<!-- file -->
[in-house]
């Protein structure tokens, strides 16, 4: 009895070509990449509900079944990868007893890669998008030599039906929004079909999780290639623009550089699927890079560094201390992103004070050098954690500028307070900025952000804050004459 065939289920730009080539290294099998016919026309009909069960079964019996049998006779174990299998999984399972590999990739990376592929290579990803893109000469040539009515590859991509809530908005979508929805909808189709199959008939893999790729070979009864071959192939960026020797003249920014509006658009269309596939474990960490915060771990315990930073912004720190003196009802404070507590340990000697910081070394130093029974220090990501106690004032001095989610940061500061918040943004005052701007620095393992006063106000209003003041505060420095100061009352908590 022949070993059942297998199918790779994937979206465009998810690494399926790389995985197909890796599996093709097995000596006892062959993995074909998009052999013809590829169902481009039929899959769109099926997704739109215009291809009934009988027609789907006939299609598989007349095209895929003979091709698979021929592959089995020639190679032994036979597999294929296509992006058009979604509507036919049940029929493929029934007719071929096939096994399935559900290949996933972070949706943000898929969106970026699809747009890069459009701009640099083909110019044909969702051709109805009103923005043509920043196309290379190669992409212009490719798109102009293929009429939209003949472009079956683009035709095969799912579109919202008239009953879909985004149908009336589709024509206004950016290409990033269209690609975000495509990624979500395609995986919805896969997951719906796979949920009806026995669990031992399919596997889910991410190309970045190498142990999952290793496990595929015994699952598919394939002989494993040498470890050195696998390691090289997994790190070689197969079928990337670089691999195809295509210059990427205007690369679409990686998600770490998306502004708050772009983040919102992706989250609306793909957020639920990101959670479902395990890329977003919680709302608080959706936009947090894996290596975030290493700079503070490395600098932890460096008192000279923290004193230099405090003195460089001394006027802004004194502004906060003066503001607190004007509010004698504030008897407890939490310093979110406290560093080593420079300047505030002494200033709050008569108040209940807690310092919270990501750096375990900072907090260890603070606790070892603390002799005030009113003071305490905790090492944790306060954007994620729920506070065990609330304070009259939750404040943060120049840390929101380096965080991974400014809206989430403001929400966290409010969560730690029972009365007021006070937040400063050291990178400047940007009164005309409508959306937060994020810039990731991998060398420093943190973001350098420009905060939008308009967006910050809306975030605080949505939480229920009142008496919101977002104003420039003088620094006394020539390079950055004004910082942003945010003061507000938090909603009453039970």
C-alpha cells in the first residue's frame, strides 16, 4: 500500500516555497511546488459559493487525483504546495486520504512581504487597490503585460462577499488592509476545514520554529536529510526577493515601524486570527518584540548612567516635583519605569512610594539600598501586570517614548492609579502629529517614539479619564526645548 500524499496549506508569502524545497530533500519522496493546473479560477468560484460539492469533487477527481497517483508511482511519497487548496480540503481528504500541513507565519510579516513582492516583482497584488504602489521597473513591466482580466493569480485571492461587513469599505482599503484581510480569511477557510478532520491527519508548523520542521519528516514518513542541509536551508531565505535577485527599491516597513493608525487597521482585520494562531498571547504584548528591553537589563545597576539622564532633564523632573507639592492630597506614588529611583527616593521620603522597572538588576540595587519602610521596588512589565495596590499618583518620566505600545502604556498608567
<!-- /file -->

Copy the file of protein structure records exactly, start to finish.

[in-house]
């Protein structure tokens, strides 16, 4: 009895070509990449509900079944990868007893890669998008030599039906929004079909999780290639623009550089699927890079560094201390992103004070050098954690500028307070900025952000804050004459 065939289920730009080539290294099998016919026309009909069960079964019996049998006779174990299998999984399972590999990739990376592929290579990803893109000469040539009515590859991509809530908005979508929805909808189709199959008939893999790729070979009864071959192939960026020797003249920014509006658009269309596939474990960490915060771990315990930073912004720190003196009802404070507590340990000697910081070394130093029974220090990501106690004032001095989610940061500061918040943004005052701007620095393992006063106000209003003041505060420095100061009352908590 022949070993059942297998199918790779994937979206465009998810690494399926790389995985197909890796599996093709097995000596006892062959993995074909998009052999013809590829169902481009039929899959769109099926997704739109215009291809009934009988027609789907006939299609598989007349095209895929003979091709698979021929592959089995020639190679032994036979597999294929296509992006058009979604509507036919049940029929493929029934007719071929096939096994399935559900290949996933972070949706943000898929969106970026699809747009890069459009701009640099083909110019044909969702051709109805009103923005043509920043196309290379190669992409212009490719798109102009293929009429939209003949472009079956683009035709095969799912579109919202008239009953879909985004149908009336589709024509206004950016290409990033269209690609975000495509990624979500395609995986919805896969997951719906796979949920009806026995669990031992399919596997889910991410190309970045190498142990999952290793496990595929015994699952598919394939002989494993040498470890050195696998390691090289997994790190070689197969079928990337670089691999195809295509210059990427205007690369679409990686998600770490998306502004708050772009983040919102992706989250609306793909957020639920990101959670479902395990890329977003919680709302608080959706936009947090894996290596975030290493700079503070490395600098932890460096008192000279923290004193230099405090003195460089001394006027802004004194502004906060003066503001607190004007509010004698504030008897407890939490310093979110406290560093080593420079300047505030002494200033709050008569108040209940807690310092919270990501750096375990900072907090260890603070606790070892603390002799005030009113003071305490905790090492944790306060954007994620729920506070065990609330304070009259939750404040943060120049840390929101380096965080991974400014809206989430403001929400966290409010969560730690029972009365007021006070937040400063050291990178400047940007009164005309409508959306937060994020810039990731991998060398420093943190973001350098420009905060939008308009967006910050809306975030605080949505939480229920009142008496919101977002104003420039003088620094006394020539390079950055004004910082942003945010003061507000938090909603009453039970």
C-alpha cells in the first residue's frame, strides 16, 4: 500500500516555497511546488459559493487525483504546495486520504512581504487597490503585460462577499488592509476545514520554529536529510526577493515601524486570527518584540548612567516635583519605569512610594539600598501586570517614548492609579502629529517614539479619564526645548 500524499496549506508569502524545497530533500519522496493546473479560477468560484460539492469533487477527481497517483508511482511519497487548496480540503481528504500541513507565519510579516513582492516583482497584488504602489521597473513591466482580466493569480485571492461587513469599505482599503484581510480569511477557510478532520491527519508548523520542521519528516514518513542541509536551508531565505535577485527599491516597513493608525487597521482585520494562531498571547504584548528591553537589563545597576539622564532633564523632573507639592492630597506614588529611583527616593521620603522597572538588576540595587519602610521596588512589565495596590499618583518620566505600545502604556498608567